Let me begin by acknowledging that I am an introvert. I like people, but I’m shy, and I get exhausted after a whole day of panels, lunches, panels, coffee breaks, dinners, and drinks. So conferences, while wonderful, often feel like social marathons to me.
I remember so clearly going to my first conferences in graduate school, sticking close to the people I already knew, and feeling a bit overawed by seeing so many people whose books I admired (and had read, at least as far as the first chapter).
Slowly, since I’m a shy kind of creature, I met more people, and from year to year, conference to conference, began looking forward to seeing familiar faces. This annual immersion into academic community often began with me desperately trying to recall what we talked about last year. Although relationships grew, they grew slowly, since I would often only see folks once or twice a year.
I think of Twitter as a river into which I dip for refreshment when needed. And, like an environmentally-minded 21st century citizen, I also do my part to maintain the shared Twitter resource for all by contributing constructively and speaking up when someone is being unkindly treated.
I was late to the Twitter game. When others were transforming MLA by connecting on Twitter, I was still just Facebooking. But then I met Rebecca Frost Davis, who taught me how to “live tweet.” Live tweeting consists, in large part, of publishing your notes as you take them by tweeting them out rather than writing them on a notepad. Since you Tweet from a device, and therefore have browser access, live tweeted notes can also be media-rich, including links to books and articles mentioned in the talk, additional resources, shout outs to folks with Twitter accounts whose work is mentioned, and questions and comments about what the speaker is saying. Most conferences now have a single hashtag, so that all conference attendees can follow the hashtag, read each others’ notes, and learn along with other audience members.
Live Tweeting is, I think, a generous act, and a scholarly one. Classicists note that it revives a tradition of scholarly communication through marginal annotation, since Tweets are like shared annotations to the talk. You can also think of Twitter at conferences as a continuous cocktail party. As at a cocktail party, you can dip in and out of various simultaneous conversations, make plans to meet in the future, and move on to another conversation. I also think of Twitter as a river into which I dip for refreshment when needed. And, like an environmentally-minded 21st century citizen, I also do my part to maintain the shared Twitter resource for all by contributing constructively and speaking up when someone is being unkindly treated.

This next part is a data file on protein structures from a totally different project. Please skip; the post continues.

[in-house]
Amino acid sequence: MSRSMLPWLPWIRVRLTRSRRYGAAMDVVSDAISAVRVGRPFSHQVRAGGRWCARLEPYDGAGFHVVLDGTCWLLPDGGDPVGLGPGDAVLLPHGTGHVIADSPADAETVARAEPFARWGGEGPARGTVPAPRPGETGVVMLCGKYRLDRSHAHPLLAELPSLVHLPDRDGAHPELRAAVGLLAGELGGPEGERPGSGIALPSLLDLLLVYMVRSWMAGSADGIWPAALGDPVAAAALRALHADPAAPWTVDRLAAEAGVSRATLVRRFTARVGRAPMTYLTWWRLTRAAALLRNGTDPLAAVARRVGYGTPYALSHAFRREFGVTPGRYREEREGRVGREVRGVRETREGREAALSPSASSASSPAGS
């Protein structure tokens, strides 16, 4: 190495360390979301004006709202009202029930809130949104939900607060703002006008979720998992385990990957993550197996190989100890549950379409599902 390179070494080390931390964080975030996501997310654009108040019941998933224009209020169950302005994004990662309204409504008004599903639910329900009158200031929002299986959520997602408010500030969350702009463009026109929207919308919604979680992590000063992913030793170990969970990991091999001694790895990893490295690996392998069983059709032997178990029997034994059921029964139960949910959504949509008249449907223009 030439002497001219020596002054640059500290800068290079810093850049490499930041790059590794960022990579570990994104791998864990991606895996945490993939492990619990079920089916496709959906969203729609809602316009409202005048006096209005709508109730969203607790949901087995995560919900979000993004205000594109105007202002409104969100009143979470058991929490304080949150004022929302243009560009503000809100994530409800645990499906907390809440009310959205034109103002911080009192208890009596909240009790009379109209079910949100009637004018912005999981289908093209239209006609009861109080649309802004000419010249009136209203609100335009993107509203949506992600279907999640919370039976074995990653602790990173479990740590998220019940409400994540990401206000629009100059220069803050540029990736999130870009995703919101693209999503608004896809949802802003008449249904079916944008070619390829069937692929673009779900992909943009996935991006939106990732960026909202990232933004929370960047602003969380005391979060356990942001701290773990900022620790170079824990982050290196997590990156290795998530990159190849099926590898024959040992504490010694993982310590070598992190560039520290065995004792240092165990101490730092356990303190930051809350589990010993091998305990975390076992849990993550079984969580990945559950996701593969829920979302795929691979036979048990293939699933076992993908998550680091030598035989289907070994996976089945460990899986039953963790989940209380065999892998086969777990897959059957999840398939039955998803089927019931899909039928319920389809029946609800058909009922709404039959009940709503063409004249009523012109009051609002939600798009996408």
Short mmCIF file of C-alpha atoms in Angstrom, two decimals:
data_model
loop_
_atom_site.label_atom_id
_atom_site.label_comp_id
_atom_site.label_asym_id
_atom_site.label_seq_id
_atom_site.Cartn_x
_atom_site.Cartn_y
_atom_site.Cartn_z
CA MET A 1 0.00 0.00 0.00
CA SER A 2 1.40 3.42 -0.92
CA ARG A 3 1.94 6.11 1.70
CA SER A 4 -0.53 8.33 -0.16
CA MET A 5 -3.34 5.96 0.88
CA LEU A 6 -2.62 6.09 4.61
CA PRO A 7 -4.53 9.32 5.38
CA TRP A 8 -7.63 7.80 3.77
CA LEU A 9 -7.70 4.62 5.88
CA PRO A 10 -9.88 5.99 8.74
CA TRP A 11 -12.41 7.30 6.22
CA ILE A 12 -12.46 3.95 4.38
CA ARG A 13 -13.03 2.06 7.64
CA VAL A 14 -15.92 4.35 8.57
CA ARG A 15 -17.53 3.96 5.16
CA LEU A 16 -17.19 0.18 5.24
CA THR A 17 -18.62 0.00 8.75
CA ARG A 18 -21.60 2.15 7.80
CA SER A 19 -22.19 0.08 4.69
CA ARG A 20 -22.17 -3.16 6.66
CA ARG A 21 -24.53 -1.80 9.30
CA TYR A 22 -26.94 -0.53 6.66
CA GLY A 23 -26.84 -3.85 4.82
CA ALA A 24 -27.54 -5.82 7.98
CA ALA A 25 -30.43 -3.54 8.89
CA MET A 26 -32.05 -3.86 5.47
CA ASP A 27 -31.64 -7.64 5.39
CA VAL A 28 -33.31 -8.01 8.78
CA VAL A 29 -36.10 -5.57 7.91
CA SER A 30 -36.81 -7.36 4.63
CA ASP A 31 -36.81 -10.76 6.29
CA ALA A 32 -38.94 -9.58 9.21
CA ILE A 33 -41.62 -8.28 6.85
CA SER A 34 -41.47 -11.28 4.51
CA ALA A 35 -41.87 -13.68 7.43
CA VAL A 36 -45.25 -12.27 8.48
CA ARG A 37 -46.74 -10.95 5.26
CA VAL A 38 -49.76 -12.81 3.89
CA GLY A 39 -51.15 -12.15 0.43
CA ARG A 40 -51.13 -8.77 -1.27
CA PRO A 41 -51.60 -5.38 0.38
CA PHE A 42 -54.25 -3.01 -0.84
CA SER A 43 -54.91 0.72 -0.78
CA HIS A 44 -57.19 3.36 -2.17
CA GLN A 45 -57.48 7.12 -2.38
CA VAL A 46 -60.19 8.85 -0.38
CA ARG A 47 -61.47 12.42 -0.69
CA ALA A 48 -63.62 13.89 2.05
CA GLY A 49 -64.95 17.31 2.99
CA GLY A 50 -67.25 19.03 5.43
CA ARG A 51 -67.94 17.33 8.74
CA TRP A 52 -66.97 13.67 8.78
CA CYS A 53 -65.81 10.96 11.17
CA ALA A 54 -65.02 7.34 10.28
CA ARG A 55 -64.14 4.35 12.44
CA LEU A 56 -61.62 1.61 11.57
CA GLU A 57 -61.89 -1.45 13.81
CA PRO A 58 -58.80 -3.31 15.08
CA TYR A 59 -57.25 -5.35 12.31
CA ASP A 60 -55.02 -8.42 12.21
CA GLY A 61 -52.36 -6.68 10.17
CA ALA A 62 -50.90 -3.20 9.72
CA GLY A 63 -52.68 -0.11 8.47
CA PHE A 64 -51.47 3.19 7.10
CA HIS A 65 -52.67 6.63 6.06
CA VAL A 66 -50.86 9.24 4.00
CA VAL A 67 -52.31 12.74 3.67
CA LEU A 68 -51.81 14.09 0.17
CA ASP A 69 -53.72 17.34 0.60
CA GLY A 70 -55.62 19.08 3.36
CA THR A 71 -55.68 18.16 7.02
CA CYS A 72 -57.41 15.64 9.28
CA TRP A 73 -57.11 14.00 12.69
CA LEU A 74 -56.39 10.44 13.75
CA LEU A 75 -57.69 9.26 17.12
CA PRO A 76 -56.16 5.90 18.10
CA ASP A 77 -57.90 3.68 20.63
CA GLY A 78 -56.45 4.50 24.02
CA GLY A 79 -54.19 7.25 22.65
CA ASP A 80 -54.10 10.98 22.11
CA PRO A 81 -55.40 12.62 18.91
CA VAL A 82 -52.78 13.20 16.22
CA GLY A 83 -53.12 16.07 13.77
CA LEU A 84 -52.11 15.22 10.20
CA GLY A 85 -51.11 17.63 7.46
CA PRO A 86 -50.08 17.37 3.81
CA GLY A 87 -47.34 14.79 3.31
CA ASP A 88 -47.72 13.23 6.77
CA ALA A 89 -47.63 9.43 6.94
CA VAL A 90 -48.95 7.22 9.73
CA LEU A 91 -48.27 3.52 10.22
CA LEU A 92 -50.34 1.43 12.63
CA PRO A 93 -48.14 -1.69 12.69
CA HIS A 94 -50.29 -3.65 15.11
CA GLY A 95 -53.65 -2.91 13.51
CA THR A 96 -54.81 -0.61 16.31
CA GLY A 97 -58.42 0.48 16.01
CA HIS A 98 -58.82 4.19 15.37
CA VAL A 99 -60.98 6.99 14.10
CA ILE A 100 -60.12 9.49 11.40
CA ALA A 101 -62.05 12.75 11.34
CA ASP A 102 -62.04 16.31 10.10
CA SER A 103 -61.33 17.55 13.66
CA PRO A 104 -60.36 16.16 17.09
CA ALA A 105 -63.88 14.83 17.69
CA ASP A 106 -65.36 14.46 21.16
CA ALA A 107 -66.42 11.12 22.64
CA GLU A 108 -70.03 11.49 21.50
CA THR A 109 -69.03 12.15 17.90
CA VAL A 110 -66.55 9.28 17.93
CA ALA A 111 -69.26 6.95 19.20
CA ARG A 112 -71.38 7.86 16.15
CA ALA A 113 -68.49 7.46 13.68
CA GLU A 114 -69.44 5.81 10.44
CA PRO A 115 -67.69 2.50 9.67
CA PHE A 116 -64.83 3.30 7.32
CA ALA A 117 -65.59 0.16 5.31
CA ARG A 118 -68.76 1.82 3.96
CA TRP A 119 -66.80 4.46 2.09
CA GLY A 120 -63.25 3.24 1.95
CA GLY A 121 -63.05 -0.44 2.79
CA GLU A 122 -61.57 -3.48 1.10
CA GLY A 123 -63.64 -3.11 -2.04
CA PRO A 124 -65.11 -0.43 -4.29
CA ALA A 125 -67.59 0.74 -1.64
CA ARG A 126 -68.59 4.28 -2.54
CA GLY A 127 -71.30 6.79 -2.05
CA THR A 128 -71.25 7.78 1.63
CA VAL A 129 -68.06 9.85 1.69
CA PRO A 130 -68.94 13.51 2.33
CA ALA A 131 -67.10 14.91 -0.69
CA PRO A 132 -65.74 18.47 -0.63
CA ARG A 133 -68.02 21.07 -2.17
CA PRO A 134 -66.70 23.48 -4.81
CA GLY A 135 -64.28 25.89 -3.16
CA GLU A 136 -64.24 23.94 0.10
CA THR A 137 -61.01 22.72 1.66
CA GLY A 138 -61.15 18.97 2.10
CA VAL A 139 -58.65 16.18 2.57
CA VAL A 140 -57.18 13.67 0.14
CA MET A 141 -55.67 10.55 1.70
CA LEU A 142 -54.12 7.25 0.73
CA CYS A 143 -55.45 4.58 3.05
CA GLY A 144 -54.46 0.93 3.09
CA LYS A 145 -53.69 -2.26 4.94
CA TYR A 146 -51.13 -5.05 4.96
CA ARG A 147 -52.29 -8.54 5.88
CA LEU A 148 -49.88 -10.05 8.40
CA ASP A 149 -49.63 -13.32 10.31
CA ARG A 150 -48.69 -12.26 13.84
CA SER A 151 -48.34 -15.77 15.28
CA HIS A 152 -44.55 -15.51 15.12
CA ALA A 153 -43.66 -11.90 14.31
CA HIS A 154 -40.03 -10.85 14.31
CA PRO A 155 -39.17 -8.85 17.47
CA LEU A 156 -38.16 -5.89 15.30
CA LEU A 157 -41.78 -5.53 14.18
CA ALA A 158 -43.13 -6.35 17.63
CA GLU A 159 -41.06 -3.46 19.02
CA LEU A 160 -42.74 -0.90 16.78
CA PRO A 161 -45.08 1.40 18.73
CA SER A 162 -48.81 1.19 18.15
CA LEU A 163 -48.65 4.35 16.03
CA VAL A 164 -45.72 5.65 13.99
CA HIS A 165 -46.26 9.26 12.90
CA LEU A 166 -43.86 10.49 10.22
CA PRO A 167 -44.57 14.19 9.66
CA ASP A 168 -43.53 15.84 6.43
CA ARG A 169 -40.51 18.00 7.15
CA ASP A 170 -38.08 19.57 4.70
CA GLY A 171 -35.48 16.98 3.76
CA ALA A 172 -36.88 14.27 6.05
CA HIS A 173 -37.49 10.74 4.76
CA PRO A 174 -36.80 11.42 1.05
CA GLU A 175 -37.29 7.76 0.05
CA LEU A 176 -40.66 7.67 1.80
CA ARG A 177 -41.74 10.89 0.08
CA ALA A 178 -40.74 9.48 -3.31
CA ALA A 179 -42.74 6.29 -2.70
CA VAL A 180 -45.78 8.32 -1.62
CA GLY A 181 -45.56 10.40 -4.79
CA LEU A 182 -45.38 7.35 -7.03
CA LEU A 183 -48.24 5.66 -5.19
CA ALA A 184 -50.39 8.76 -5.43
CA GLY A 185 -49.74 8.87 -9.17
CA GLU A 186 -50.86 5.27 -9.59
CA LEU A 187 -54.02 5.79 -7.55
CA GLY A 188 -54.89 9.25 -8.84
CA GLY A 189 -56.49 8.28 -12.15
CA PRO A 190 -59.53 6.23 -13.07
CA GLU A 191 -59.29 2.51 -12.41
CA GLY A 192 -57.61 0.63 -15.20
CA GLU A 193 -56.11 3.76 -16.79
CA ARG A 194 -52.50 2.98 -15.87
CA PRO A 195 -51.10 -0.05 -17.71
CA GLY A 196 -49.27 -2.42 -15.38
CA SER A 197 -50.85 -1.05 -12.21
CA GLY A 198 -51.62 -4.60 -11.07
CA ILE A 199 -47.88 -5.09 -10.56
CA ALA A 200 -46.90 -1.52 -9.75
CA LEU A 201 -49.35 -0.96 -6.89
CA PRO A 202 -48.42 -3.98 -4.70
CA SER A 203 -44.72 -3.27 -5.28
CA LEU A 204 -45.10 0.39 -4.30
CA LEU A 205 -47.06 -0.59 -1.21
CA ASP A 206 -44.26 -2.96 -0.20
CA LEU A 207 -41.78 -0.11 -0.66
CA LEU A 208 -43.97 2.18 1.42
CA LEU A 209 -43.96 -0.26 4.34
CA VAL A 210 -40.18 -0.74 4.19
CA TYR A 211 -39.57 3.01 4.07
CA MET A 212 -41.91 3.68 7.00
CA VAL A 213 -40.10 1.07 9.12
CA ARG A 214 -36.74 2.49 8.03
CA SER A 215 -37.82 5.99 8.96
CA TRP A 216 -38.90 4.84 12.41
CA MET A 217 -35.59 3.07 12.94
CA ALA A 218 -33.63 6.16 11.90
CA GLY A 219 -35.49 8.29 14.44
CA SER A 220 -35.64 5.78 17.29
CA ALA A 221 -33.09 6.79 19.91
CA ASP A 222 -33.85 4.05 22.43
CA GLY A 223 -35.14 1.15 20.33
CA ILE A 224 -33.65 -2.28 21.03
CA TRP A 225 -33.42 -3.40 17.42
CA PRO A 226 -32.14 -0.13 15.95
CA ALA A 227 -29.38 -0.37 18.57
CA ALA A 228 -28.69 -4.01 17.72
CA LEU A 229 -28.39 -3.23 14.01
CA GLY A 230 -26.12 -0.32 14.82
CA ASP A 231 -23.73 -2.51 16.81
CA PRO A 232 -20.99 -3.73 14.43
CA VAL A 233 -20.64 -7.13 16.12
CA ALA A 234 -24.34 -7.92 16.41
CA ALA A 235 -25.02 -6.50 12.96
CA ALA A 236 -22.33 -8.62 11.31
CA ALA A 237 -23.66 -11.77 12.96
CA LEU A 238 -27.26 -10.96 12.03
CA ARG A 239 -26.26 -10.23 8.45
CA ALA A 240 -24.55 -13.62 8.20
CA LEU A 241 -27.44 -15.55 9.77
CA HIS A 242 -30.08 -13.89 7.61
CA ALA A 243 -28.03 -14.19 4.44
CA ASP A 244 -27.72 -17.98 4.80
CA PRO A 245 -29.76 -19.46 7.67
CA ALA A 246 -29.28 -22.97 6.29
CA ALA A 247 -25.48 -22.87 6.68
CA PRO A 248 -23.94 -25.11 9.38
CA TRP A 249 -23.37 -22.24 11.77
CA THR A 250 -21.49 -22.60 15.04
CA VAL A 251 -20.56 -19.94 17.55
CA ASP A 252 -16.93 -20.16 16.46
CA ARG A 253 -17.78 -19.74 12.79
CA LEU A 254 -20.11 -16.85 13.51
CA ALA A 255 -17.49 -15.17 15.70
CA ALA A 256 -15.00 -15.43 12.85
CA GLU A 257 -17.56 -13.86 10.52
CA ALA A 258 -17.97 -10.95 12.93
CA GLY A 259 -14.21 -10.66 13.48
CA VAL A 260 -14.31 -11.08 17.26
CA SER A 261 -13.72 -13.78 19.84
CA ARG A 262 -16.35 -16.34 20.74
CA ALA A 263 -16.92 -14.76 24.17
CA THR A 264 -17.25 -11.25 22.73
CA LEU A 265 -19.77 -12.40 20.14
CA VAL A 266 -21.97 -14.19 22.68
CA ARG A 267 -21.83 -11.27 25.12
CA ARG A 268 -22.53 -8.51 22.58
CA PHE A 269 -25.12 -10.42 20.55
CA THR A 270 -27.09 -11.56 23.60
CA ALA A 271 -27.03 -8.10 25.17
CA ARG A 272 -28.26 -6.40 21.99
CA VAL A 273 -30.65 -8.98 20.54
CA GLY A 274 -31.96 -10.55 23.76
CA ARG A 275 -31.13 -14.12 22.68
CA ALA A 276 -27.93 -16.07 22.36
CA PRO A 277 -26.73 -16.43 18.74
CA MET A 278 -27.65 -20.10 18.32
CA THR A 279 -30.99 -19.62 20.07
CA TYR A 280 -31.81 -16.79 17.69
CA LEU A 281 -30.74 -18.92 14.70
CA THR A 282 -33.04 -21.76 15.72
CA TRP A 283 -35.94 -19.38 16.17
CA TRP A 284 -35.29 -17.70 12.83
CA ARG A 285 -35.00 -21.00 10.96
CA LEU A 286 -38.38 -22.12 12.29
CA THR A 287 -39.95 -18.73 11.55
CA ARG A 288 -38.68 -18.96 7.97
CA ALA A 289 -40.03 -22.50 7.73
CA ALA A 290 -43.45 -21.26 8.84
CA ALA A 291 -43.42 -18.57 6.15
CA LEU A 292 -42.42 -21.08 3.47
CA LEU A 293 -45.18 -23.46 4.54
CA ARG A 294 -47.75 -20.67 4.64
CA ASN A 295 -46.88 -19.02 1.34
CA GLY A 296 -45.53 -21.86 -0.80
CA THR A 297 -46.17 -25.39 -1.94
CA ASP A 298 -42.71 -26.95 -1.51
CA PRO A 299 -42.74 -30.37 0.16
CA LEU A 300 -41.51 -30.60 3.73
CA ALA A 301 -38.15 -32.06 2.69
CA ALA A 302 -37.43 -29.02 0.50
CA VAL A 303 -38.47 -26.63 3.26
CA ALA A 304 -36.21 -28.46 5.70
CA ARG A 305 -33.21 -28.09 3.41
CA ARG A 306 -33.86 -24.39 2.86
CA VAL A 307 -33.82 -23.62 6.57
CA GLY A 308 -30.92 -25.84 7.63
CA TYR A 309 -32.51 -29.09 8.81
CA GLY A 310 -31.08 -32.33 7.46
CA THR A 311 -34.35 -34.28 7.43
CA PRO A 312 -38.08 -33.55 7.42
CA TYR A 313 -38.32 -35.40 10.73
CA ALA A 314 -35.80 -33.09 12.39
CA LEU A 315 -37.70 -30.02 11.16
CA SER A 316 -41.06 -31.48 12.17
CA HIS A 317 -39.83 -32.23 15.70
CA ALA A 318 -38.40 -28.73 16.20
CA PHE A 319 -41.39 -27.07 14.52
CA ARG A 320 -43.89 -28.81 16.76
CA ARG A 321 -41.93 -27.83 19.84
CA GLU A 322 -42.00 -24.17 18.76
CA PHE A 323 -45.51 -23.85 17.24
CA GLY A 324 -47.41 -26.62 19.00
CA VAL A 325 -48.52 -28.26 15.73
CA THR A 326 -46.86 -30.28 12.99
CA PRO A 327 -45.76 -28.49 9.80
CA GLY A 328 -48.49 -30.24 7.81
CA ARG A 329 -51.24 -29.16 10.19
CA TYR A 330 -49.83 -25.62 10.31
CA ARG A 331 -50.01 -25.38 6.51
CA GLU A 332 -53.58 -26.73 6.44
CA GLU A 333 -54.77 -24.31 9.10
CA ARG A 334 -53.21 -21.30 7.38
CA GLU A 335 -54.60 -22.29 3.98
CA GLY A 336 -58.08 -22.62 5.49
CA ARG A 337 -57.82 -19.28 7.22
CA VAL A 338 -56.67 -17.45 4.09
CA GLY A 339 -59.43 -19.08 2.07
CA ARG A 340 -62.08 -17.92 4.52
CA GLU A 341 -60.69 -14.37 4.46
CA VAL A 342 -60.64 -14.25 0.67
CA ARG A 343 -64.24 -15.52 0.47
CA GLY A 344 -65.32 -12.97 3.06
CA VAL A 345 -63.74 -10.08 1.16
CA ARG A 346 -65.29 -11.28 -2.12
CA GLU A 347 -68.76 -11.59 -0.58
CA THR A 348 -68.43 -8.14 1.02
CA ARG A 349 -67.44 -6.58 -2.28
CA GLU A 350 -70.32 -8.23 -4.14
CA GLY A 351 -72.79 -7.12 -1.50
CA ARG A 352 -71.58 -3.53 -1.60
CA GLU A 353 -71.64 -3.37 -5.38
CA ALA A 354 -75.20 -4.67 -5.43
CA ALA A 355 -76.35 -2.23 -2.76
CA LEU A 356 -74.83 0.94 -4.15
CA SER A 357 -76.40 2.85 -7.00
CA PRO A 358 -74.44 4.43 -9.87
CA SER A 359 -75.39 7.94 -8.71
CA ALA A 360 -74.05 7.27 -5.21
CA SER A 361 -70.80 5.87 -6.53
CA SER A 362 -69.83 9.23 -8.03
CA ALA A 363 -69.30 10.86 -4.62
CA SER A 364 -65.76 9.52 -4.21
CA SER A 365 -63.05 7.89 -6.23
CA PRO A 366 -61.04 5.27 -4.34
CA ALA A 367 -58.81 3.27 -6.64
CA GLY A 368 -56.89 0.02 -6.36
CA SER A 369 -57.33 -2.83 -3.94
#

And since live tweeting is now such an established practice, you also end up connecting with many others at the conference and beyond. A single rich tweet might be retweeting dozens of times, reaching many people, and allowing those people to contact you, have a twitter conversation which often evolves into an inperson meeting, or continues on other platforms.
Magic. Effortless “networking” for geeks like me. (I put the word in quotes, because I still find it vaguely awkward, despite loving it), I write about what interests me for my own later use, and others find me based on those interests.
And it’s also glorious because because between conferences I can stay in touch with folks (I won’t tell you how many conference papers and articles have emerged due to this). Twitter, which Bonnie Stewart has recently called “immersive professional development” reduces the feast-or-famine feel of academic conference community.
Here are the slides from the brief presentation I gave at #AACU16 on why and how to tweet at conferences. Hope they are useful for you. And please get in touch with me @profrehn on Twitter with your thoughts!